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Question # (square roots of the identity matrix) For how many 2x2 matrices A is it true that A^2=I ? Now answer the same question for n x n matrices where n>2

Matrices
ANSWERED (square roots of the identity matrix) For how many $$2\times2$$ matrices A is it true that $$A^2=I$$ ? Now answer the same question for $$n\times x$$ n matrices where $$n>2$$ 2021-03-09

Step 1
To find how many matricec A of order 2 exists such that $$A^2=I$$
Here we have to find $$A^2=A \times A =I$$
Let us consider any arbitrary matrix of order 2. $$A=\begin{pmatrix}a & b \\c & d \end{pmatrix}$$
Then $$A^2$$ is given by $$A^2=\begin{pmatrix}a & b \\c & d \end{pmatrix} \begin{pmatrix}a & b \\c & d \end{pmatrix} = \begin{pmatrix}a^2+bc & ab+bd \\ca+dc & d^2+bc \end{pmatrix}$$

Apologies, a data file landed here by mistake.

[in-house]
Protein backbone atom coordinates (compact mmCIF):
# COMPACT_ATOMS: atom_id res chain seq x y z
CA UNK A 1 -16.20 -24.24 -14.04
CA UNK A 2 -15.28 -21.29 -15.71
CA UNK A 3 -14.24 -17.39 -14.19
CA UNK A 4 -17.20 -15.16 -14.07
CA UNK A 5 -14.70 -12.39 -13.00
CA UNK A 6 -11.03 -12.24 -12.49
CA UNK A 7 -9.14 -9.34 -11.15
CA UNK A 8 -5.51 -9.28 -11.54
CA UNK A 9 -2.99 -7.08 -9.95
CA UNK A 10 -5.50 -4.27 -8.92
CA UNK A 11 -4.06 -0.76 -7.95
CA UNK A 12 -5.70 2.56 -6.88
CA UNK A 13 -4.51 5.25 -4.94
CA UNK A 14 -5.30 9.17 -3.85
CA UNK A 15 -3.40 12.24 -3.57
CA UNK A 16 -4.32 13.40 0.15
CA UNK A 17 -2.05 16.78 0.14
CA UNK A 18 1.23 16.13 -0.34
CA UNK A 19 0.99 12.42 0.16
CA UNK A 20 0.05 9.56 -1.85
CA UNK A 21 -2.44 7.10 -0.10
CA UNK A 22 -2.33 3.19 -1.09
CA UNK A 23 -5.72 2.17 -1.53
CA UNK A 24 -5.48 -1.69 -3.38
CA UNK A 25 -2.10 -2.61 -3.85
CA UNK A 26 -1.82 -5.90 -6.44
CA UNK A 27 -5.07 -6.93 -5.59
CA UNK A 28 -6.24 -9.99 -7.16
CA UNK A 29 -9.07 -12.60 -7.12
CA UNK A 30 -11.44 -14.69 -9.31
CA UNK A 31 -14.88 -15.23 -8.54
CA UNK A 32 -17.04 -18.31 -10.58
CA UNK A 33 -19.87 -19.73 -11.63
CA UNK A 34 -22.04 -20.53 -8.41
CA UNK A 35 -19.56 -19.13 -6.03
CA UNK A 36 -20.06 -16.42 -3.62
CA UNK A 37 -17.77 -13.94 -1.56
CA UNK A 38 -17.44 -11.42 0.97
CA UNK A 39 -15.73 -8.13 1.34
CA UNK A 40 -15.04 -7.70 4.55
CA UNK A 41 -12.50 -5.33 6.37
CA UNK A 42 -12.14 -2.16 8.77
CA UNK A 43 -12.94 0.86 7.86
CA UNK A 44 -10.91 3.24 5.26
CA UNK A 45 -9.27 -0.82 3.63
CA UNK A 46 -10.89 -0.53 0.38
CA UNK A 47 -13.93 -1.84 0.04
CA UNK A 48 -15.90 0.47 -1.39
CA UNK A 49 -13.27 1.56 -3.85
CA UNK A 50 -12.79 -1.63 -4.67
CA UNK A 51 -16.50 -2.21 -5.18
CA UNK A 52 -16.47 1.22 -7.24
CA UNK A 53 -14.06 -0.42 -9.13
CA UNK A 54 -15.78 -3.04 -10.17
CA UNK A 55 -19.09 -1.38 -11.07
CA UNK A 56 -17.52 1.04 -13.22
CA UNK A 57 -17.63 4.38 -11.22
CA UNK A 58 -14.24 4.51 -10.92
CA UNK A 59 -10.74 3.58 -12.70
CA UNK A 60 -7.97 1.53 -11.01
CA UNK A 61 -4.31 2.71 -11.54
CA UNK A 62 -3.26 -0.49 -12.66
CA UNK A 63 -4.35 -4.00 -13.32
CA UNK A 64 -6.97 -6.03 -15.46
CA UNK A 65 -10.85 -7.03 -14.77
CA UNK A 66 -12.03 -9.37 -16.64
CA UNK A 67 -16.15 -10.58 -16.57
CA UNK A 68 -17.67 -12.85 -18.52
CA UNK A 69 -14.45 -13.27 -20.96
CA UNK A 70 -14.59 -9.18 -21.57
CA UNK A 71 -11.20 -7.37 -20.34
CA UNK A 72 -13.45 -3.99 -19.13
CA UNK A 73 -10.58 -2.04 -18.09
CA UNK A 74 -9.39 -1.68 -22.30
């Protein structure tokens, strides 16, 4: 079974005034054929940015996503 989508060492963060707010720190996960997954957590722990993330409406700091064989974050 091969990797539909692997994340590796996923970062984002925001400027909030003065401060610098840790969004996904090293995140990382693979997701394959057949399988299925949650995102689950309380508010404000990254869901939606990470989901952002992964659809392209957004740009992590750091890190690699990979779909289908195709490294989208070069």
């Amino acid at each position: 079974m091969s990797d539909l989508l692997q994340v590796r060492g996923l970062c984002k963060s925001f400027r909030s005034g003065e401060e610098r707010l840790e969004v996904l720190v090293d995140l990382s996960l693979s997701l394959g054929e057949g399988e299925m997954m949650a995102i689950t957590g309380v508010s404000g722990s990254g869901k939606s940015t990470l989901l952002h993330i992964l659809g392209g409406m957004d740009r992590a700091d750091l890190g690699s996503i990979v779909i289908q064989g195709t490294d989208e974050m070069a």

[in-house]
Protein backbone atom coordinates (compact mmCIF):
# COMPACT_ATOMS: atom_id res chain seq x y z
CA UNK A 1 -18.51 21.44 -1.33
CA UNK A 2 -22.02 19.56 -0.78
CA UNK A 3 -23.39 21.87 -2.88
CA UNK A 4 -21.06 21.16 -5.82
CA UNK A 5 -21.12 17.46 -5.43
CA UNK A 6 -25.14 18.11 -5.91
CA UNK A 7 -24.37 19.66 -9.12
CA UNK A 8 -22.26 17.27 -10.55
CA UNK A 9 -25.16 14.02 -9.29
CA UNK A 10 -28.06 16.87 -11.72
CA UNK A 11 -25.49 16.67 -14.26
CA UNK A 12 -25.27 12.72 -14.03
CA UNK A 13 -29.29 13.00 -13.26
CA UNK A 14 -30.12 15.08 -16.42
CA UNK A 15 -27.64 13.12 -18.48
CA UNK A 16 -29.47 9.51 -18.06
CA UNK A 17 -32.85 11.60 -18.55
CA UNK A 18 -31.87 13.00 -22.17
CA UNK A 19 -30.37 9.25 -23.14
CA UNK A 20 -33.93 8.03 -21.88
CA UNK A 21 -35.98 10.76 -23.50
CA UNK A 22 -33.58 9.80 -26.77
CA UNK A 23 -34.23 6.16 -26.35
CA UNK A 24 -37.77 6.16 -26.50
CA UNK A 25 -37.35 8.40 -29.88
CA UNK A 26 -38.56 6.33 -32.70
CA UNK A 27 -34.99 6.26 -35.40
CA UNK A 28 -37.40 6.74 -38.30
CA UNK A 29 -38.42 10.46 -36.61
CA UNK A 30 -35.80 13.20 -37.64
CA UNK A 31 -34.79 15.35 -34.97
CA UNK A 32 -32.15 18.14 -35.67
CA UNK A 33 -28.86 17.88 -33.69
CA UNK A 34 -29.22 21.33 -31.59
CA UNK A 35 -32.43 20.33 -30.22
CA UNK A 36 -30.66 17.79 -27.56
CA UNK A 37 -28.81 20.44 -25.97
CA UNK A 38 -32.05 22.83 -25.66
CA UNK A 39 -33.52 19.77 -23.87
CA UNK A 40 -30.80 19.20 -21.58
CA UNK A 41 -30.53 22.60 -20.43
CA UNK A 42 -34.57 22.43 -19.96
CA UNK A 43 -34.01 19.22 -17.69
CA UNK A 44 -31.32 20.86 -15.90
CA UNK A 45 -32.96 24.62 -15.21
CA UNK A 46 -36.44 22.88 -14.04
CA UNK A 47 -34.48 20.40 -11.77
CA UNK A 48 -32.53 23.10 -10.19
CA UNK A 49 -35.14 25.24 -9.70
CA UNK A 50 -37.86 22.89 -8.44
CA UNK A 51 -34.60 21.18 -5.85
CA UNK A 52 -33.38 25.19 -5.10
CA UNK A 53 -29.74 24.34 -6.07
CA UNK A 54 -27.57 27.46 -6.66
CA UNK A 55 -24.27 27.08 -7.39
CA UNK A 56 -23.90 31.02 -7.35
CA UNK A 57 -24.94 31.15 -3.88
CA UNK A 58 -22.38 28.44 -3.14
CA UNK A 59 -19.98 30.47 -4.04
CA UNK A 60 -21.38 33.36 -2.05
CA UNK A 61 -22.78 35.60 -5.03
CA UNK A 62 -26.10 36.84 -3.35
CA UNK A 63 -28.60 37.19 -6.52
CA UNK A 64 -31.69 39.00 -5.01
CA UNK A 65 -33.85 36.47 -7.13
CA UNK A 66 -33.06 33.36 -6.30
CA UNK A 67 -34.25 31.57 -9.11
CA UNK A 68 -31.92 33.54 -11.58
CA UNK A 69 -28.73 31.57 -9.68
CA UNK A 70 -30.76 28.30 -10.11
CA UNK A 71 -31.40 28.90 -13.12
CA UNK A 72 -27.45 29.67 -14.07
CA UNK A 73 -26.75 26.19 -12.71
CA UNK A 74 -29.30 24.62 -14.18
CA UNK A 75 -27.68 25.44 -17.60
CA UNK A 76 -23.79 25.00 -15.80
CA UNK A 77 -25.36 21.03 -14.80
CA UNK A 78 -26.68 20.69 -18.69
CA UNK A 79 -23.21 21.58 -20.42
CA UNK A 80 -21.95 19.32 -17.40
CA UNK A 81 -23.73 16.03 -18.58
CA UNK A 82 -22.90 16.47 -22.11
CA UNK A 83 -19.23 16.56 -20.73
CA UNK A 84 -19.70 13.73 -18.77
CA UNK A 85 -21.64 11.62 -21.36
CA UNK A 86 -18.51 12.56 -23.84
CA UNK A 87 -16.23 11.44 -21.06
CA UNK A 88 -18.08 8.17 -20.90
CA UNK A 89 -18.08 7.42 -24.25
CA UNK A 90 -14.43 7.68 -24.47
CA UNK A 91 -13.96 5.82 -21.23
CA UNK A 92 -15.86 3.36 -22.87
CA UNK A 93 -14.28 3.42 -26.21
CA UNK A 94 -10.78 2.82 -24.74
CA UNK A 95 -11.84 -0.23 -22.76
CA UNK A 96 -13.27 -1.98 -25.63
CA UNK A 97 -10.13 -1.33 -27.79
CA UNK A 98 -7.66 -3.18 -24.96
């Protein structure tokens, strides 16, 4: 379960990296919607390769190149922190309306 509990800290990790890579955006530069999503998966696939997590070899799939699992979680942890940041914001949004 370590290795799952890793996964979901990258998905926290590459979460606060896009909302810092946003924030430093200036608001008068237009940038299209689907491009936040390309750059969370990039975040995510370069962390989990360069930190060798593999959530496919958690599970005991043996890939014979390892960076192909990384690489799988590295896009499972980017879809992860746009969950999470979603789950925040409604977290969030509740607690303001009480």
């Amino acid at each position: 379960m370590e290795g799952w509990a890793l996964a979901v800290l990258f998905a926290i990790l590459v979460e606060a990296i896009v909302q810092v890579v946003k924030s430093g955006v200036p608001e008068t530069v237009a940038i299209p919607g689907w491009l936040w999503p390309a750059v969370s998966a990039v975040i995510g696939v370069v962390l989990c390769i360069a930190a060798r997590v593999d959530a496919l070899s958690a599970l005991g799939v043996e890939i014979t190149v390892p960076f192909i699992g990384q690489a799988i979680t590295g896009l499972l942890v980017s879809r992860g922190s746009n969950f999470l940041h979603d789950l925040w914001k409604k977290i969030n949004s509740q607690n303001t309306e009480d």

Now from $$A^2=I$$ , we get $$A^2 = \begin{pmatrix}a^2+bc & b(a+d) \\c(a+d) & d^2+bc \end{pmatrix} = \begin{pmatrix}1 & 0 \\ 0 & 1 \end{pmatrix} =I$$
$$(1) a^2+bc=1$$
$$(2) d^2+bc=1$$
$$(3) b(a+d)=0$$
$$(3) c(a+d)=0$$
Step 2
Case 1:
If $$(a+d) \neq 0$$
From (3) we get : $$b=0$$
From (4) we get : $$c=0$$
From (1) we get : $$a^2=1 \Rightarrow a=\pm1$$
From (2) we get : $$d^2=1 \Rightarrow d=\pm1$$
Therefore we get the matrix of the form
$$\left\{A=\begin{pmatrix}a & 0 \\0 & d \end{pmatrix} : a=\pm1 , d= \pm1 \right\}$$ Therefore there are only 4 matrices exist such that $$A^2=I$$ from case 1.
Step 3
Case 2:
If $$(a+d)=0$$
sub case a:
If a=0 , that implies $$d=0$$
Then from(1 ) and (2) , we get : $$bc=1 \Rightarrow c=b^{-1}=\frac{1}{b}$$ in real numbers.
Therefore we get the matrix of the form
$$\left\{A=\begin{pmatrix} 0 & a \\a^{-1} & 0 \end{pmatrix} :a \in F \right\}$$ Therefore there are infinitely many matrices exist if the field is the set of real numbers such that $$A^2=I$$
Step 4
We can also consider further subcases to find the type of involuntary matrices, but as the question is asked to find how many, we have already got infinitely many $$2 \times 2$$ matrices of such type.
Similarly for any $$n>2$$ , we can find infinitely many matrices satisfying this condition on the field of real numbers.